The Treatment Model of Psychotherapy
This month’s column is based on a very interesting presenting I heard a year or so ago from Dr.
Arthur C. Bohart about what actually makes therapy work.
The traditional assumption
is that a patient or client presents their problems and the therapist makes a diagnosis. From that diagnosis,
the therapist chooses what treatment to apply (medication, cognitive behavioral therapy, a Rogerian or Jungian approach, etc)
to the patient’s condition. The patient is then “fixed” by the treatment.
is a “treatment” model of therapy. The emphasis is on treatment techniques with specific treatments
for specific disorders. Relationship between the patient and the therapist is secondary but does serve
a support function.
However studies do not support this model. There seem to
be no statistically valid differences in outcome due to different treatments being used.
the Therapeutic Relationship Make the Difference?
Studies show that therapist empathy only
accounts for about 8% of the outcome of therapy. There is little evidence that professional training and
experience makes one a better therapist. My own past experience in training and supervising lay therapists
(volunteers with an interest in helping but with no professional education or licensing) is that they made excellent therapists,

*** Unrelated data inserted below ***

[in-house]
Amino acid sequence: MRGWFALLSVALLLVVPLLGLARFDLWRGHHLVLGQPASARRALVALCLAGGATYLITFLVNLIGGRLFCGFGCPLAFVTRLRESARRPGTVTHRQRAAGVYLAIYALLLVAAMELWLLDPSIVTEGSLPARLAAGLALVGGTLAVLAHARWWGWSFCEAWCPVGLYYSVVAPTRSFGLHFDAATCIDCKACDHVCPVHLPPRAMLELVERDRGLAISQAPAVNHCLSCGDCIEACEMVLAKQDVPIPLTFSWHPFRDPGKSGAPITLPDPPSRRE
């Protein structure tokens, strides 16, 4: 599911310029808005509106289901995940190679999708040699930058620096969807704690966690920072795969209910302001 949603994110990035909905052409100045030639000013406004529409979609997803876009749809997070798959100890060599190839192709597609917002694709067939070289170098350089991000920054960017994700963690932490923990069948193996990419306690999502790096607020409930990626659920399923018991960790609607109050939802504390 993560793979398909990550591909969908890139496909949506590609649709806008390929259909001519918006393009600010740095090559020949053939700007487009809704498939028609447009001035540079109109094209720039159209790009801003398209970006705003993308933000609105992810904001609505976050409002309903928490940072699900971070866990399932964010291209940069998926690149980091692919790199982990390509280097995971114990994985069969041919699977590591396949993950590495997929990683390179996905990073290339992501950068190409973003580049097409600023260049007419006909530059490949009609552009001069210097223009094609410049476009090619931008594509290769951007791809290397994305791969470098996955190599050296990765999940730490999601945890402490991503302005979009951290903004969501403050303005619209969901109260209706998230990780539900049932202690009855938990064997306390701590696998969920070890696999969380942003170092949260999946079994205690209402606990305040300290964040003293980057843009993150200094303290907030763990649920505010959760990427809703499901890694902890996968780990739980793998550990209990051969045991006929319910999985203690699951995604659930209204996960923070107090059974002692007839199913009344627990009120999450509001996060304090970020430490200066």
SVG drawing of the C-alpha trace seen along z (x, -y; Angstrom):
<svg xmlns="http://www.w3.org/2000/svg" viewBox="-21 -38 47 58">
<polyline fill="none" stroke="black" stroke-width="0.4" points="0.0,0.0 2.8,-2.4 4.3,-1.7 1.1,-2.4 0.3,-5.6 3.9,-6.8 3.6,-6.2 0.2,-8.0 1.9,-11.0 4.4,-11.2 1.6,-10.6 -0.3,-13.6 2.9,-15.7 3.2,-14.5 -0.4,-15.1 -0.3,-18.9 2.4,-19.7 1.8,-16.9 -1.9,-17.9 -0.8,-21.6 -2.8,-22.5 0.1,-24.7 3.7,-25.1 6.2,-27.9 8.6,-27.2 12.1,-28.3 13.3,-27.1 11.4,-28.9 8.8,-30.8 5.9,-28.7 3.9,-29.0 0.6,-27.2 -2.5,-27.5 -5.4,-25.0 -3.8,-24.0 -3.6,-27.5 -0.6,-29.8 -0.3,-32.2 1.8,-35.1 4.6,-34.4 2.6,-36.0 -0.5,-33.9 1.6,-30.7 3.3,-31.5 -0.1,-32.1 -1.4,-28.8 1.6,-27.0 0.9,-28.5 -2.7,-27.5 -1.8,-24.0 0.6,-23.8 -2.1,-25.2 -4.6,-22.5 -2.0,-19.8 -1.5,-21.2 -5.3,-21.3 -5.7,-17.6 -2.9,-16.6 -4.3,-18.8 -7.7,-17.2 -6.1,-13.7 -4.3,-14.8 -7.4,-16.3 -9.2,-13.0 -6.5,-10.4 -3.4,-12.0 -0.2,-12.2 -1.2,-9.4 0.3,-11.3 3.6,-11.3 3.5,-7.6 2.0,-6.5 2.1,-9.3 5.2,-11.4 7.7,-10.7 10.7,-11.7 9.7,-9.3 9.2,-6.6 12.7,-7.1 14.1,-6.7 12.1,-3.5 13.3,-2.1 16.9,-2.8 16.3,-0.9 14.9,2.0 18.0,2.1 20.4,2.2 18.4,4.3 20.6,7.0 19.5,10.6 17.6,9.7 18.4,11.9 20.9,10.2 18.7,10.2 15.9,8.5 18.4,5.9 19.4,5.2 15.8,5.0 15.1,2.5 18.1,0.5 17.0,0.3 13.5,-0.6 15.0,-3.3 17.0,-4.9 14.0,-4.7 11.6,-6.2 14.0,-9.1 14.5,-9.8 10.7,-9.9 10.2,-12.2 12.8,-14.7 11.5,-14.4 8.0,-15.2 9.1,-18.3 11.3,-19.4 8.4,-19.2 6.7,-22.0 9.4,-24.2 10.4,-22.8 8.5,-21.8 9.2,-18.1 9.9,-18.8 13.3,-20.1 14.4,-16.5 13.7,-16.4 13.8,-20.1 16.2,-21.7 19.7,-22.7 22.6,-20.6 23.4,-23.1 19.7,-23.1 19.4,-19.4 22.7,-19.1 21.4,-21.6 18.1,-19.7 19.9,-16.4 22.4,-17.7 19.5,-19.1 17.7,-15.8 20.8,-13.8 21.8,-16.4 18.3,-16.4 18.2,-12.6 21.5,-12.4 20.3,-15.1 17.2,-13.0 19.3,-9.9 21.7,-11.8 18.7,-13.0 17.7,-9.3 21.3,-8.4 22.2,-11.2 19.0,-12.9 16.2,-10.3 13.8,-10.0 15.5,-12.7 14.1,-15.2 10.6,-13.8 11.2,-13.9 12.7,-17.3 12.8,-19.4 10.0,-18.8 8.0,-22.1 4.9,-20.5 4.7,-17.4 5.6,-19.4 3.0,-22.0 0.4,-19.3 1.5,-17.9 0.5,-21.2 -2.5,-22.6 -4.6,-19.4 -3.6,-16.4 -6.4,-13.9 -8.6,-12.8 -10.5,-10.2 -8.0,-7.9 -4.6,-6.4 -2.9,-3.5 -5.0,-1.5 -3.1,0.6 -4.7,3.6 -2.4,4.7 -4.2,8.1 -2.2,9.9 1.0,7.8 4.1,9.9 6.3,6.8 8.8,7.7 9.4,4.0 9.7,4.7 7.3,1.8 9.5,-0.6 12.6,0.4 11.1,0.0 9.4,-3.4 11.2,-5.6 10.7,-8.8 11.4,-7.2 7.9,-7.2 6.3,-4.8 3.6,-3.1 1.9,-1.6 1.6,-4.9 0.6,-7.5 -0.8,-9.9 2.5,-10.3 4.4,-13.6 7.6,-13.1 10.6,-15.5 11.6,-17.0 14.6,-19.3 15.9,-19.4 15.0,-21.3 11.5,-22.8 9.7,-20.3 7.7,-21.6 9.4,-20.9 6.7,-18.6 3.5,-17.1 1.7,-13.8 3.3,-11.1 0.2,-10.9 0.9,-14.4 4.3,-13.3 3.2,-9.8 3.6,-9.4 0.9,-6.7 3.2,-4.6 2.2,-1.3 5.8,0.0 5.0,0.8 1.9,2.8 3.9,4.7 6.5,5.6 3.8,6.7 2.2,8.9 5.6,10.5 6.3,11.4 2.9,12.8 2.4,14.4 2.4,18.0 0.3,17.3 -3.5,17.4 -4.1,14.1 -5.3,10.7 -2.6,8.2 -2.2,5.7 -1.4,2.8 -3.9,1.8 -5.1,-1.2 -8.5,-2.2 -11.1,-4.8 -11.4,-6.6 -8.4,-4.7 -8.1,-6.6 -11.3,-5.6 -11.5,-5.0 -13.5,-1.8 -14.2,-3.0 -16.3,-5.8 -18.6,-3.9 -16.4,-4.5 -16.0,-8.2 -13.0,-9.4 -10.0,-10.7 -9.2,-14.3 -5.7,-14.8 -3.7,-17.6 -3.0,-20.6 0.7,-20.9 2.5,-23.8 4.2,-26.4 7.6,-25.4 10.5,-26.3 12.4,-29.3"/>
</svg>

often with better outcomes than professionals with the same patient populations.
In addition, self-help
studies show that the therapeutic relationship is not necessary at all.
So What Is Most
If different approaches work equally well, if techniques play only a small role,
if professional training is not that important, and if, in fact, therapists aren’t even needed, what conclusion does
this lead us to?
The answer is that the patient or client is the most important common factor.
Client involvement is the single best predictor of outcome of psychotherapy.
So the client
is an active self-healer. The client or patient invests in the therapeutic procedures offered, thinks about
the process, draws his/her own meaning from it, and creatively translates what happens in therapy into his/her own life to
As I reach my 40th anniversary since becoming a professional therapist,
I can attest to the fact that this is true. It’s like the old joke about how many psychologists it
takes to change a light bulb…one, but the bulb has to want to change!
it still worthwhile trying to find a therapist who offers what you want or need? Of course, but that is
because as the client or patient, that will be the only context in which you will be willing to do the work you need to do.